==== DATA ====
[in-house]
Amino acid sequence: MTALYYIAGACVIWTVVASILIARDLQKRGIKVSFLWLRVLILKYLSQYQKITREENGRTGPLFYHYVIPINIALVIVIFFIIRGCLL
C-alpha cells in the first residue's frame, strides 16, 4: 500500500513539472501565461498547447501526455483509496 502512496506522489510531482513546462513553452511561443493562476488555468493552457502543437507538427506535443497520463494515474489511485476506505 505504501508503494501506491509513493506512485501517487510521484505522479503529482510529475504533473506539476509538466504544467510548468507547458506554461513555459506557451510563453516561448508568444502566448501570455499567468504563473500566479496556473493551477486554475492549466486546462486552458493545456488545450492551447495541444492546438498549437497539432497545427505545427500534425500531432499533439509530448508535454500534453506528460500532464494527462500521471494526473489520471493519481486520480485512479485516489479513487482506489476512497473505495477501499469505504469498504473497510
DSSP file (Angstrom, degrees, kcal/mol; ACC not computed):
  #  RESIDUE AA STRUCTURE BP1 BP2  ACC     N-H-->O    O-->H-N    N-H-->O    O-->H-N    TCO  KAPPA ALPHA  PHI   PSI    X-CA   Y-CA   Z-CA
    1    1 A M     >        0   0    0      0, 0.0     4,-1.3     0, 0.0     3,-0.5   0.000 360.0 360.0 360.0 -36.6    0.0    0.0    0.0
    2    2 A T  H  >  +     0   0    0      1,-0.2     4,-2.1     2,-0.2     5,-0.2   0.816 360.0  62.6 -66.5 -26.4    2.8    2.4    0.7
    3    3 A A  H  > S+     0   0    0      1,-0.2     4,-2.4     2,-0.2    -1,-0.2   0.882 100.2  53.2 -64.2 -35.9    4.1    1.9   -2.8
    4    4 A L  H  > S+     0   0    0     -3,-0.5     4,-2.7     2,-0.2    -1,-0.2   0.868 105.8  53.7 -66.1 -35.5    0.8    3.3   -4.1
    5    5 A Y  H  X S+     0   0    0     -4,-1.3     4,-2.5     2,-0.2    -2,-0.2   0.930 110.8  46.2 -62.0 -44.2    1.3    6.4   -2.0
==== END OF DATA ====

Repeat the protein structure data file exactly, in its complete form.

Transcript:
[in-house]
Amino acid sequence: MTALYYIAGACVIWTVVASILIARDLQKRGIKVSFLWLRVLILKYLSQYQKITREENGRTGPLFYHYVIPINIALVIVIFFIIRGCLL
C-alpha cells in the first residue's frame, strides 16, 4: 500500500513539472501565461498547447501526455483509496 502512496506522489510531482513546462513553452511561443493562476488555468493552457502543437507538427506535443497520463494515474489511485476506505 505504501508503494501506491509513493506512485501517487510521484505522479503529482510529475504533473506539476509538466504544467510548468507547458506554461513555459506557451510563453516561448508568444502566448501570455499567468504563473500566479496556473493551477486554475492549466486546462486552458493545456488545450492551447495541444492546438498549437497539432497545427505545427500534425500531432499533439509530448508535454500534453506528460500532464494527462500521471494526473489520471493519481486520480485512479485516489479513487482506489476512497473505495477501499469505504469498504473497510
DSSP file (Angstrom, degrees, kcal/mol; ACC not computed):
  #  RESIDUE AA STRUCTURE BP1 BP2  ACC     N-H-->O    O-->H-N    N-H-->O    O-->H-N    TCO  KAPPA ALPHA  PHI   PSI    X-CA   Y-CA   Z-CA
    1    1 A M     >        0   0    0      0, 0.0     4,-1.3     0, 0.0     3,-0.5   0.000 360.0 360.0 360.0 -36.6    0.0    0.0    0.0
    2    2 A T  H  >  +     0   0    0      1,-0.2     4,-2.1     2,-0.2     5,-0.2   0.816 360.0  62.6 -66.5 -26.4    2.8    2.4    0.7
    3    3 A A  H  > S+     0   0    0      1,-0.2     4,-2.4     2,-0.2    -1,-0.2   0.882 100.2  53.2 -64.2 -35.9    4.1    1.9   -2.8
    4    4 A L  H  > S+     0   0    0     -3,-0.5     4,-2.7     2,-0.2    -1,-0.2   0.868 105.8  53.7 -66.1 -35.5    0.8    3.3   -4.1
    5    5 A Y  H  X S+     0   0    0     -4,-1.3     4,-2.5     2,-0.2    -2,-0.2   0.930 110.8  46.2 -62.0 -44.2    1.3    6.4   -2.0